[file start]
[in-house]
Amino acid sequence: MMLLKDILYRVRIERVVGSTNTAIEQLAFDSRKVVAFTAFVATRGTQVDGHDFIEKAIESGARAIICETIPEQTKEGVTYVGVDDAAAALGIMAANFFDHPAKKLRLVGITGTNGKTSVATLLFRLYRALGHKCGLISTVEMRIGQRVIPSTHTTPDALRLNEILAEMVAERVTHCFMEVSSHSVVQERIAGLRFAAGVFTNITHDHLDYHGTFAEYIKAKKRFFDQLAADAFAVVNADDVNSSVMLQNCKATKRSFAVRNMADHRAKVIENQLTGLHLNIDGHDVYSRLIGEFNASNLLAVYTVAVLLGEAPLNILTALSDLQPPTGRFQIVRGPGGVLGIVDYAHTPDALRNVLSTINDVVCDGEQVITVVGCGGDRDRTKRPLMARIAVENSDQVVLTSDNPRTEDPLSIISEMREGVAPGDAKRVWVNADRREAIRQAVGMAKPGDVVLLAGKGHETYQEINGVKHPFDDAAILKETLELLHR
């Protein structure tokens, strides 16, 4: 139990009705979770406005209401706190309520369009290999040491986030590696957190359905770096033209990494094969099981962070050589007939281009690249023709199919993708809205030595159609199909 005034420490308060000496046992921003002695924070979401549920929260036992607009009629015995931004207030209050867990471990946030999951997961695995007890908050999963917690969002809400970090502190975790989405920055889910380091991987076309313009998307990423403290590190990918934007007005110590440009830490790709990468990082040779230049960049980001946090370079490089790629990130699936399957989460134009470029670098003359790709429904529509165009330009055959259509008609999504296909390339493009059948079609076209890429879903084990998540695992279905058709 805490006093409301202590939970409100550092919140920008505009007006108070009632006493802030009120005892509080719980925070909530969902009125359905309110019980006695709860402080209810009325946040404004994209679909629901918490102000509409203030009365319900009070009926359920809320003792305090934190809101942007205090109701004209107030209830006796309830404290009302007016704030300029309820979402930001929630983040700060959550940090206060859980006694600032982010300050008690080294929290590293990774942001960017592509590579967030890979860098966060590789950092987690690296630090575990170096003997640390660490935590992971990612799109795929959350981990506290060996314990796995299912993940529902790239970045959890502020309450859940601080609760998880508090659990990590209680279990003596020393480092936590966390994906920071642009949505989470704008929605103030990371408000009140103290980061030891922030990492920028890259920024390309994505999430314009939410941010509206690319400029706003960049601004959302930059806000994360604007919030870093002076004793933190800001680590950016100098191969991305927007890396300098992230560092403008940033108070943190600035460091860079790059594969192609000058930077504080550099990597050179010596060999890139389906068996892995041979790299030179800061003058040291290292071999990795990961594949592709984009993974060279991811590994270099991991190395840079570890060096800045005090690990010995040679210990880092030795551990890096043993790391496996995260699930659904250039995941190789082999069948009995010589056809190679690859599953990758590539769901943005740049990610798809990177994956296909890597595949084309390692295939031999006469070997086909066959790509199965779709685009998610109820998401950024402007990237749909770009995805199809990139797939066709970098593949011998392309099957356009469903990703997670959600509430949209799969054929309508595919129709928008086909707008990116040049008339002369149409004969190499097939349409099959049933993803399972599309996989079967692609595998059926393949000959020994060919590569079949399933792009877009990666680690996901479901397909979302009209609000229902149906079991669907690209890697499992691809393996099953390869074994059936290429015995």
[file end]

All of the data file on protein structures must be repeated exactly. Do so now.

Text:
[in-house]
Amino acid sequence: MMLLKDILYRVRIERVVGSTNTAIEQLAFDSRKVVAFTAFVATRGTQVDGHDFIEKAIESGARAIICETIPEQTKEGVTYVGVDDAAAALGIMAANFFDHPAKKLRLVGITGTNGKTSVATLLFRLYRALGHKCGLISTVEMRIGQRVIPSTHTTPDALRLNEILAEMVAERVTHCFMEVSSHSVVQERIAGLRFAAGVFTNITHDHLDYHGTFAEYIKAKKRFFDQLAADAFAVVNADDVNSSVMLQNCKATKRSFAVRNMADHRAKVIENQLTGLHLNIDGHDVYSRLIGEFNASNLLAVYTVAVLLGEAPLNILTALSDLQPPTGRFQIVRGPGGVLGIVDYAHTPDALRNVLSTINDVVCDGEQVITVVGCGGDRDRTKRPLMARIAVENSDQVVLTSDNPRTEDPLSIISEMREGVAPGDAKRVWVNADRREAIRQAVGMAKPGDVVLLAGKGHETYQEINGVKHPFDDAAILKETLELLHR
């Protein structure tokens, strides 16, 4: 139990009705979770406005209401706190309520369009290999040491986030590696957190359905770096033209990494094969099981962070050589007939281009690249023709199919993708809205030595159609199909 005034420490308060000496046992921003002695924070979401549920929260036992607009009629015995931004207030209050867990471990946030999951997961695995007890908050999963917690969002809400970090502190975790989405920055889910380091991987076309313009998307990423403290590190990918934007007005110590440009830490790709990468990082040779230049960049980001946090370079490089790629990130699936399957989460134009470029670098003359790709429904529509165009330009055959259509008609999504296909390339493009059948079609076209890429879903084990998540695992279905058709 805490006093409301202590939970409100550092919140920008505009007006108070009632006493802030009120005892509080719980925070909530969902009125359905309110019980006695709860402080209810009325946040404004994209679909629901918490102000509409203030009365319900009070009926359920809320003792305090934190809101942007205090109701004209107030209830006796309830404290009302007016704030300029309820979402930001929630983040700060959550940090206060859980006694600032982010300050008690080294929290590293990774942001960017592509590579967030890979860098966060590789950092987690690296630090575990170096003997640390660490935590992971990612799109795929959350981990506290060996314990796995299912993940529902790239970045959890502020309450859940601080609760998880508090659990990590209680279990003596020393480092936590966390994906920071642009949505989470704008929605103030990371408000009140103290980061030891922030990492920028890259920024390309994505999430314009939410941010509206690319400029706003960049601004959302930059806000994360604007919030870093002076004793933190800001680590950016100098191969991305927007890396300098992230560092403008940033108070943190600035460091860079790059594969192609000058930077504080550099990597050179010596060999890139389906068996892995041979790299030179800061003058040291290292071999990795990961594949592709984009993974060279991811590994270099991991190395840079570890060096800045005090690990010995040679210990880092030795551990890096043993790391496996995260699930659904250039995941190789082999069948009995010589056809190679690859599953990758590539769901943005740049990610798809990177994956296909890597595949084309390692295939031999006469070997086909066959790509199965779709685009998610109820998401950024402007990237749909770009995805199809990139797939066709970098593949011998392309099957356009469903990703997670959600509430949209799969054929309508595919129709928008086909707008990116040049008339002369149409004969190499097939349409099959049933993803399972599309996989079967692609595998059926393949000959020994060919590569079949399933792009877009990666680690996901479901397909979302009209609000229902149906079991669907690209890697499992691809393996099953390869074994059936290429015995």